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Adding ESLint and Prettier to a ViteJS React project

  • Name
ESLint, Vite and Prettier logos.

Recently, I decided to try ViteJS as an alternative to Create React App. Although ViteJS already offers a basic template for React applications it doesn’t come shipped with ESLint and Prettier. In this post, we will briefly go through the installation and configuration of those two packages in a React project created with ViteJS.

Step 1: Install dependencies

Besides ESLint and Prettier, we will install the following dependencies:

  • @typescript-eslint/eslint-plugin: a collection of linting rules for TypeScript projects.
  • @typescript-eslint/parser: a code parser for TypeScript.
  • eslint-config-prettier: an ESLint configuration to disable conflicting rules between ESLint and Prettier.
  • eslint-plugin-import: a plugin to enable ESLint to handle ES6+ import/export syntax.
  • eslint-plugin-jsx-a11y: a plugin with some accessibility rules.
  • eslint-plugin-react: a plugin with rules for React projects.
  • eslint-plugin-react-hooks: a plugin with rules for React hooks. It will ensure that you never use a React hook outside of a function component.

To install all of these dependencies, just run the following line:

yarn add -D eslint prettier @typescript-eslint/eslint-plugin @typescript-eslint/parser eslint-config-prettier eslint-plugin-import eslint-plugin-jsx-a11y eslint-plugin-react eslint-plugin-react-hooks

If you’re using npm as a package manager, replace yarn add -D by npm install --dev.

Step 2: Configure ESLint

With the dependencies already installed, it’s time to create the configuration files for ESLint. First, we will create the .eslintrc, which will manage our ESLint configuration.

All the following files should be created in the project’s root folder.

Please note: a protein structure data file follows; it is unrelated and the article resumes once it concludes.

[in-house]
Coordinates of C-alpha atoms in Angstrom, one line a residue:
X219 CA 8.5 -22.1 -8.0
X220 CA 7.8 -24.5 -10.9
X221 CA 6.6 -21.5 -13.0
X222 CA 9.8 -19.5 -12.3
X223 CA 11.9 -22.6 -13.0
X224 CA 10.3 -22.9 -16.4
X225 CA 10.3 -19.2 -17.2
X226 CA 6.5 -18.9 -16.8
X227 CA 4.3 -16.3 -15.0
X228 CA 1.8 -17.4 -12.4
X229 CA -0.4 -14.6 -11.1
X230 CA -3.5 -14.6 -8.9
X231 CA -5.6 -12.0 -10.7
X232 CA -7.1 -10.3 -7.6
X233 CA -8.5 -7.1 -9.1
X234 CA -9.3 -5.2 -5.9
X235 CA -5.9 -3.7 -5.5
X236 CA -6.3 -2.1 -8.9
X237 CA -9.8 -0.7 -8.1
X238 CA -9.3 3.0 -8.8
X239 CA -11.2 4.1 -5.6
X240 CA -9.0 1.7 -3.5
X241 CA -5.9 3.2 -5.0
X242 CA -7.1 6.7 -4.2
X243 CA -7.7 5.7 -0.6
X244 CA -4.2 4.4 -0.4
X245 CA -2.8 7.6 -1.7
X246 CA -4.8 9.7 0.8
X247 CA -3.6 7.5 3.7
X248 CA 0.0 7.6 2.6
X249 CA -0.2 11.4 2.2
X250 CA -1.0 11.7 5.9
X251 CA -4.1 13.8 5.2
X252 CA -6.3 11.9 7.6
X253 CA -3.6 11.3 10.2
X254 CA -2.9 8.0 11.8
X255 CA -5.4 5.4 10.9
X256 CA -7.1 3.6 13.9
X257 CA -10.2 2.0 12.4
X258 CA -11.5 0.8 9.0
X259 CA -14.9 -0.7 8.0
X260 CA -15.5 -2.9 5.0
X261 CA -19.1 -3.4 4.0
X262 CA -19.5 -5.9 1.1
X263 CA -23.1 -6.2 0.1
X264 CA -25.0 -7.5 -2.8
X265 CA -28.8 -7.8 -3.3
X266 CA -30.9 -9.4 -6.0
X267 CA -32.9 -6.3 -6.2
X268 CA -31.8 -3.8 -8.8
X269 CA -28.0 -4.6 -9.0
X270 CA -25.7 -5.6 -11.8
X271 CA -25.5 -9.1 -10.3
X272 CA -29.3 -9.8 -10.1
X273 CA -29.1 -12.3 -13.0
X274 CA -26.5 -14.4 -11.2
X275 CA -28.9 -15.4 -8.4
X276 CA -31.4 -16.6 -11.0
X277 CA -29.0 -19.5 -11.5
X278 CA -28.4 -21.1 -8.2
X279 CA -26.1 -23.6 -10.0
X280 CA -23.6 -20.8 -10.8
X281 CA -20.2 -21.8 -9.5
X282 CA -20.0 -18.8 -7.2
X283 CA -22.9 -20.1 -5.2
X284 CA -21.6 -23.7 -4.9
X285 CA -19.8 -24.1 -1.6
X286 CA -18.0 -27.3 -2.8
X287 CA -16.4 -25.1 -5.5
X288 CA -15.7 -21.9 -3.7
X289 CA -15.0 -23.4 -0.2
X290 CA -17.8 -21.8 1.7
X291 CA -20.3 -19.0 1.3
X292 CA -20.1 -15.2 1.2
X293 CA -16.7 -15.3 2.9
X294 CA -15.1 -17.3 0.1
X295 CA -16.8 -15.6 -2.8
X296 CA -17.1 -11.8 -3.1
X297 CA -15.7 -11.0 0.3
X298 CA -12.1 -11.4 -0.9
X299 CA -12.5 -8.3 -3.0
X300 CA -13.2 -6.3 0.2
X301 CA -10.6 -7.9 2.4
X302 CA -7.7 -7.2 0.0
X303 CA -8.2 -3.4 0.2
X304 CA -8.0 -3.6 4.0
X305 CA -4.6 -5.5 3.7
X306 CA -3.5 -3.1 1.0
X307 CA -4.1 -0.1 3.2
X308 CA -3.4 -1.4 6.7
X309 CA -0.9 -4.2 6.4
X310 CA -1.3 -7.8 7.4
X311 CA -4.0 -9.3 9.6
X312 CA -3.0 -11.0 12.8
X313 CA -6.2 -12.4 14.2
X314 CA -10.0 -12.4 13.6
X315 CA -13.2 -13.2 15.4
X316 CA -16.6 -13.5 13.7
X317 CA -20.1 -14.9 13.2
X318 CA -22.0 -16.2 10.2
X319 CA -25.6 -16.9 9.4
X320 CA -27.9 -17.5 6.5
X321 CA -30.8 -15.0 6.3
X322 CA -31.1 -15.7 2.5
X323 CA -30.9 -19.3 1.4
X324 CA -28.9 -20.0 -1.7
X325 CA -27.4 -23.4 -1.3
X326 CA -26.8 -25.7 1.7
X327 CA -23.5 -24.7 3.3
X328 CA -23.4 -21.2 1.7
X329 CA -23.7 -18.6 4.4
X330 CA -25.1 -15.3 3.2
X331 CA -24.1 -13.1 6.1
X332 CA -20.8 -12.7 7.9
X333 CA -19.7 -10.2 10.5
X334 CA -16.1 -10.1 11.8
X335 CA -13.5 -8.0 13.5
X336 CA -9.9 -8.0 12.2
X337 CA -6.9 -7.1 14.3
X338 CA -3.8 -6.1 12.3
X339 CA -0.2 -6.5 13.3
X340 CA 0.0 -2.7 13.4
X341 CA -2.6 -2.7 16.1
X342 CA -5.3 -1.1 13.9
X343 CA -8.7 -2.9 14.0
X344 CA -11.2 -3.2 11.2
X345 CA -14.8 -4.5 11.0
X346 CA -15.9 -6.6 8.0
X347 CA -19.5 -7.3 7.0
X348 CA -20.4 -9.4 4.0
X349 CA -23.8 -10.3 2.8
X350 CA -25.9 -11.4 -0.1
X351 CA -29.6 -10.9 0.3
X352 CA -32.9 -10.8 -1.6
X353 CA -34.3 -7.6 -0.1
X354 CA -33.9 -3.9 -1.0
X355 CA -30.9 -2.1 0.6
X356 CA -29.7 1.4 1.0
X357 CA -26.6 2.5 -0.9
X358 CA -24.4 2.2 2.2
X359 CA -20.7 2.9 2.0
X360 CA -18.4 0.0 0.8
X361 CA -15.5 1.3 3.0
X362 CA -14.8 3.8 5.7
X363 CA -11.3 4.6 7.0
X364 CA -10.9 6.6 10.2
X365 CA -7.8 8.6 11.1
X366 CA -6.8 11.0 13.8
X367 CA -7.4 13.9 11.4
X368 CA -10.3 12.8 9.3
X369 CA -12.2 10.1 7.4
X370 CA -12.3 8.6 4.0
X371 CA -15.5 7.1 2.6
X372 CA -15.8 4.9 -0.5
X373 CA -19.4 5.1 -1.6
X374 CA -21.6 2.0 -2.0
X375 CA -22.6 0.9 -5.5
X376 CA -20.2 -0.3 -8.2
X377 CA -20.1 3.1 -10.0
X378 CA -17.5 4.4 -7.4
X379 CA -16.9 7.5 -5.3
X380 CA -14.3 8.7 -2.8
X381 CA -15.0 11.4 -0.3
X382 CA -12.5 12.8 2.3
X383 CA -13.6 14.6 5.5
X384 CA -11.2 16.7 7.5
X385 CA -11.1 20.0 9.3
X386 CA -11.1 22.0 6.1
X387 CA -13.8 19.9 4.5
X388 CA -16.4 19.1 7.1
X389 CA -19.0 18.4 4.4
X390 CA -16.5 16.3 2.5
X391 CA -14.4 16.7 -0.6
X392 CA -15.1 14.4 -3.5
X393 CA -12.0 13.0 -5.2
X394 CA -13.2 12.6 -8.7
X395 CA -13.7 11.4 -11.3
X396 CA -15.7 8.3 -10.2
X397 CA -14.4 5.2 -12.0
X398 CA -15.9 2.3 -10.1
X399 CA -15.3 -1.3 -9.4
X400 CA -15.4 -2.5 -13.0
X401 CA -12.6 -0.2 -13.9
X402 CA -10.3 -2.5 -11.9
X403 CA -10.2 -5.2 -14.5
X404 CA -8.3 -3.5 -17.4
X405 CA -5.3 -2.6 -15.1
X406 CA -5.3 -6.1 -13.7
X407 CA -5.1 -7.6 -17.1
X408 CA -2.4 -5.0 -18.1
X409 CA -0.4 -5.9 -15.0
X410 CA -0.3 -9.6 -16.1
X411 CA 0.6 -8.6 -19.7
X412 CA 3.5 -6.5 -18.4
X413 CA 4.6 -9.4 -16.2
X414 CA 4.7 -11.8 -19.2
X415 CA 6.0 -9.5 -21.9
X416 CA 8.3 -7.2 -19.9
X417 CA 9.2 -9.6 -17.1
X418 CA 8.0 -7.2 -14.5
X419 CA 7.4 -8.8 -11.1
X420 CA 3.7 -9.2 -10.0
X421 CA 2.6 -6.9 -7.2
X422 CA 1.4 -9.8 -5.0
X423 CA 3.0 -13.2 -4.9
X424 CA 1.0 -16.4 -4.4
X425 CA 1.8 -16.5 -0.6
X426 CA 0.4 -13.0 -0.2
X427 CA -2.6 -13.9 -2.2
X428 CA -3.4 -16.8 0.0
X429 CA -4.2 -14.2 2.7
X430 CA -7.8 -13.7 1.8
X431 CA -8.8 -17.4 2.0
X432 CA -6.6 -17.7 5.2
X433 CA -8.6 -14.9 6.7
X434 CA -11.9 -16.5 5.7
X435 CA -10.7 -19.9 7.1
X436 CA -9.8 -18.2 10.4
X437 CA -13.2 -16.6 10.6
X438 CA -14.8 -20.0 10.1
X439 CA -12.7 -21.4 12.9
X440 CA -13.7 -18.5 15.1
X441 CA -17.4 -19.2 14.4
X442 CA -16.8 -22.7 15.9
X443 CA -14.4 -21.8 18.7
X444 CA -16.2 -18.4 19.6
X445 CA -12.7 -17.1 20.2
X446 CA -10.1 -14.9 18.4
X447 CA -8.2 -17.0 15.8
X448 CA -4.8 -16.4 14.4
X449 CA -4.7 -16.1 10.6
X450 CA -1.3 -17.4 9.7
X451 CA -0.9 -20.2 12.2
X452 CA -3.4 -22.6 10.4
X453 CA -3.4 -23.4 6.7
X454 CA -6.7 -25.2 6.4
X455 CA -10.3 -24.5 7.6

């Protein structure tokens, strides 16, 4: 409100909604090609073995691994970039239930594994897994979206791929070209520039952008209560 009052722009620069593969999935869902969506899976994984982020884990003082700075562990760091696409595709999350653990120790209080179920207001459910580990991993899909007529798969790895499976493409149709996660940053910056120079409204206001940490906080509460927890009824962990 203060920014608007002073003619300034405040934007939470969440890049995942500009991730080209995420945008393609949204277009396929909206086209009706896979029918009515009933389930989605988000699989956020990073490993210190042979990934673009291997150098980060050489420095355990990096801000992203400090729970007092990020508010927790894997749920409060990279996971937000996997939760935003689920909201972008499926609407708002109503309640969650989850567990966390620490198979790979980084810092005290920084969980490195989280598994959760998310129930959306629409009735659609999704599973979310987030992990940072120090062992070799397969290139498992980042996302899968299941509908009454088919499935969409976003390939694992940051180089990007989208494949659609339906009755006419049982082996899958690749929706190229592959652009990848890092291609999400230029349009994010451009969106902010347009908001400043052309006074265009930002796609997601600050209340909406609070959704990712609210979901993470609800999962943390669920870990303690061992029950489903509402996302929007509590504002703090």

"extends": [
  "settings": {
    "react": {
      "version": "detect"
    "import/resolver": {
      "node": {
        "paths": ["src"],
        "extensions": [".js", ".jsx", ".ts", ".tsx"]
  "rules": {
    "no-unused-vars": [
        "vars": "all",
        "args": "after-used",
        "ignoreRestSiblings": true,
        "argsIgnorePattern": "^_"
    "react/react-in-jsx-scope": "off"

With no-unused-vars we will ensure that any unused variable will trigger an error. The react/react-in-jsx-scope rule was disabled so ESLint won't enforce the import of React in files with JSX (import React from 'react'). Since React 17.0, importing React in JSX files is not required.

Now we will create the .eslintignore file, which will tell ESLint which files should not be linted:



It’s recommended that you add a lint script to your scripts section in your package.json, so you can run ESLint by executing yarn lint or npm run lint:


"scripts": {
  "lint": "eslint . --ext .ts,.tsx"

Our lint script will be running eslint over all .ts and .tsx files starting from the project's root.

Step 3: Configuring Prettier

Just like we did when configuring ESLint, we will now create the .prettierrc file, with our Prettier settings. To learn more about the available options, check Prettier docs.


  "trailingComma": "all",
  "tabWidth": 2,
  "semi": true,
  "singleQuote": true,
  "printWidth": 120,
  "bracketSpacing": true,
  "endOfLine": "lf"

And then, .prettierignore:



Step 4: Integrating with VSCode

Ultimately, we will configure VSCode to use ESLint and Prettier to find problems and format our code, respectively. If you don’t have the extensions installed yet, install them: Prettier — Code formatter and ESLint.

With the extensions already installed, we will have to configure VSCode to use Prettier to format our file on save. The ESLint extension should work automatically if there’s a valid configuration file in (.eslintrc) the current workspace.

If you don’t have a .vscode/settings.json file yet, create it with the following settings:


  "editor.formatOnSave": true,
  "editor.defaultFormatter": "esbenp.prettier-vscode"

Well done! Now ESLint should highlight code problems while editing and Prettier should apply formatting on save when it’s possible.

Final thoughts

This post was inspired by Setting up ESLint & Prettier in ViteJS by Cathal Mac Donnacha.

A repository with this configuration, including Storybook, Jest, and React Testing Library is available at my GitHub: https://github.com/marcosdiasdev/react-vitejs-template.

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